The motor drive
As mentioned earlier, I need a large gear reduction. The stepper motors I bought off of sparkfun have 400 steps per revolution, which works out to 0.9º per step. Not small enough! The stepper drivers I bought can drive the steppers in 16-step microstepping mode (which would drive our precision up to 6400 steps per revolution), but it comes at a cost to accuracy and power draw so I tried not to rely on it.
Instead, I used two pairs of gears to get my precision. The first pair is an 8-tooth to 24-tooth bevel gear combination. These give an initial ratio of 3-to-1, and also allow me to change the direction of the rotation for easier motor mounting. the 24-tooth bevel is coupled to a 10-tooth spur that drives a 120-tooth spur. The total ratio of both gear pairs: 36-1, or 14,400 steps per revolution, or 0.025º per step. If needed I can implement microstepping at a later date, which will drive my precision down to 0.001563º per step.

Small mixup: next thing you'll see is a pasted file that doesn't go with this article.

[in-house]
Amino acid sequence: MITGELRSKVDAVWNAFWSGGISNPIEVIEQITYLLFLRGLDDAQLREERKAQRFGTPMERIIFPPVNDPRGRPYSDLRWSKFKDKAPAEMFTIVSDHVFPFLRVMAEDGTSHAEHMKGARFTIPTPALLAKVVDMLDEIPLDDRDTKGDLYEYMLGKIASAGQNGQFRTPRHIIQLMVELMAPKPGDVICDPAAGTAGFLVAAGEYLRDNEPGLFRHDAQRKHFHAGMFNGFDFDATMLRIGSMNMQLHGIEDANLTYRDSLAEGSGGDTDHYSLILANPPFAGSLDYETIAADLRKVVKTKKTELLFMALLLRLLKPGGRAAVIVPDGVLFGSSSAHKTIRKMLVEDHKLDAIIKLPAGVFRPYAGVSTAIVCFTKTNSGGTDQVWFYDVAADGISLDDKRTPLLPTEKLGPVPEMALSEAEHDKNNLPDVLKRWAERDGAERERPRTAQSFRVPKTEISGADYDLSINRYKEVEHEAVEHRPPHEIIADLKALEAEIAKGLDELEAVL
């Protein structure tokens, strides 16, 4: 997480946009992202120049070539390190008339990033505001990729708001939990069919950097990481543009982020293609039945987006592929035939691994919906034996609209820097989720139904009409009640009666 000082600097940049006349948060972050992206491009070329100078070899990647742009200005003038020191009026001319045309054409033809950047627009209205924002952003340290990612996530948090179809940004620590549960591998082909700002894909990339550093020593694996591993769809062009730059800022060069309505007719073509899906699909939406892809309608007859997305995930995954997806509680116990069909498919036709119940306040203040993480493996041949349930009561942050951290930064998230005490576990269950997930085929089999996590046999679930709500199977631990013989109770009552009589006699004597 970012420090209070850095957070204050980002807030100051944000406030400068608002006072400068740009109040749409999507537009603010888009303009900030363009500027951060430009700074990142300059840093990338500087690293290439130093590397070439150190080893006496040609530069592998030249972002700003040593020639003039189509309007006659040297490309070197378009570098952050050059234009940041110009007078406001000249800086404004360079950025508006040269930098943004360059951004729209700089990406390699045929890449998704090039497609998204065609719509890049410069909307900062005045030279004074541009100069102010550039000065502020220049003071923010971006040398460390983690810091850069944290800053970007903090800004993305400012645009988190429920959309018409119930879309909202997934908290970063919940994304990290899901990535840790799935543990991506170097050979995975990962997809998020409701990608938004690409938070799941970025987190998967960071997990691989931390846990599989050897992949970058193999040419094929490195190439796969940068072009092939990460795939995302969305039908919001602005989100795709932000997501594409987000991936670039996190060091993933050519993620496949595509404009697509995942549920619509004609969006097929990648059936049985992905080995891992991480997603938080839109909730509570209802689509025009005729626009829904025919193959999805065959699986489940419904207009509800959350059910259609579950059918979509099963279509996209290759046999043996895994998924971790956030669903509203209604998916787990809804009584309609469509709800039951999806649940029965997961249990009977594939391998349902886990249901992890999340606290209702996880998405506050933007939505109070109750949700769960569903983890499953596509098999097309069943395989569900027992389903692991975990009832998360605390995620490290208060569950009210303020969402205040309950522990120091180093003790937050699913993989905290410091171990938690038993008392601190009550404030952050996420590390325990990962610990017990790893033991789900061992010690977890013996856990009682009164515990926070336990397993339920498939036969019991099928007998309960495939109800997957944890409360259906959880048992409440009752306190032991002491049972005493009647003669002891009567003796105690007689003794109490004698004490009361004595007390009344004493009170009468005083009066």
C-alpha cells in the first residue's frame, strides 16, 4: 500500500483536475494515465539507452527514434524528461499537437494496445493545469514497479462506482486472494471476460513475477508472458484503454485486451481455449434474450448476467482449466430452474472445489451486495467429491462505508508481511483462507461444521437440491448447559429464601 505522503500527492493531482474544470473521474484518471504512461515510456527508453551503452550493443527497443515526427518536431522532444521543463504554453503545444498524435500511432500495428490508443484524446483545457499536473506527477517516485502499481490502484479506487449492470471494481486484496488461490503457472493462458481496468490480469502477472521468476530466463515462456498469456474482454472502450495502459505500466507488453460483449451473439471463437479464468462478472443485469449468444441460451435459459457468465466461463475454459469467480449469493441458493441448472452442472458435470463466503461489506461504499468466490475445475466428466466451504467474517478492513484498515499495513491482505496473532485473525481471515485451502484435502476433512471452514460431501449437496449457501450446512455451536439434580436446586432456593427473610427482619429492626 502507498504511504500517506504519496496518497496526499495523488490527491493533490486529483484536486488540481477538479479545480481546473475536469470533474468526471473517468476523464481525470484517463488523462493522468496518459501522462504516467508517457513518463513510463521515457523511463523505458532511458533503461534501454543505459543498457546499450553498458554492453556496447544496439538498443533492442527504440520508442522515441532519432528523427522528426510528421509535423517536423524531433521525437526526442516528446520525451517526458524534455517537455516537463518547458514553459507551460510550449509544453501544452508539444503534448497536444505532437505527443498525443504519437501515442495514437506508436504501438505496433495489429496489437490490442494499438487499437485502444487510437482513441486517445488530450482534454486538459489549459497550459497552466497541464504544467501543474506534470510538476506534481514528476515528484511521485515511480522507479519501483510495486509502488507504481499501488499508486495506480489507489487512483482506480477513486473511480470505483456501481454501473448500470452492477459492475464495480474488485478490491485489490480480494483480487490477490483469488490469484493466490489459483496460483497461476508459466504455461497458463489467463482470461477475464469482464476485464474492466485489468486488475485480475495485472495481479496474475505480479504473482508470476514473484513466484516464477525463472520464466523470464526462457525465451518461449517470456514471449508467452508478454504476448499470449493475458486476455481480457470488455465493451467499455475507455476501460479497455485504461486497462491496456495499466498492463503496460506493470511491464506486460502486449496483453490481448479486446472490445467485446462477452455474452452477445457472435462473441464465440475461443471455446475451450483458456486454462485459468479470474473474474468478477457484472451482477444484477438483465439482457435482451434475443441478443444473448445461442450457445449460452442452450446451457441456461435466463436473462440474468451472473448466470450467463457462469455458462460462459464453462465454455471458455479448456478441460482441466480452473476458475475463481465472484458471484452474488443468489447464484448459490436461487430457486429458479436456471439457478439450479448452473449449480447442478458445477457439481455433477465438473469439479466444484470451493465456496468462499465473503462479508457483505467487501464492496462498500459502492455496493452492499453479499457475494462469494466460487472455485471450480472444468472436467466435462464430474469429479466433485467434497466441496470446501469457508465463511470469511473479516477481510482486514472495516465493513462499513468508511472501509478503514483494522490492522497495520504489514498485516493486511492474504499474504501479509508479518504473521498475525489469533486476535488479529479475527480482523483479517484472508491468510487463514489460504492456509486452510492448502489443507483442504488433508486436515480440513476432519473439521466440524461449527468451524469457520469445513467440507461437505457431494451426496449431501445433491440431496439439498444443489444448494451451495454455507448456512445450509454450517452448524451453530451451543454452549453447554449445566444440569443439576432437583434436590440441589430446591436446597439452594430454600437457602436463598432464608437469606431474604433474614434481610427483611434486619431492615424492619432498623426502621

The gear reduction is the same for the azimuth (right and left) and zenith (up and down) directions.
Azimuth drive and the base
To drive the telescope left and right, I mounted it to a large base plate that slides on top of the 120-tooth spur. To facilitate the sliding action, I extruded a ridge from the base plate that slides in an accompanying ledge on the spur gear
This design is simple to print, but it can be be tough to get the tolerances right. Also, the plastic-on-plastic interface is not as good as a bearing. But with such a large circumference to cover, really the only way to make this smoother is to make a channel for individual ball bearings between the two pieces. Given that the only thing holding the pieces together right now is gravity, I wanted to avoid that. But it could be an improvement in the future.
The bevel gear-to-spur gear coupling does use a bearing, supported by the extra "loop" pictured above on the base plate. The small bevel gear is press-fit onto the motor shaft. Currently the press-fit bevel is a weak point in the design, as it occasionally slides loose. A future revision of the gear could include a collar that prevents it from sliding too far back.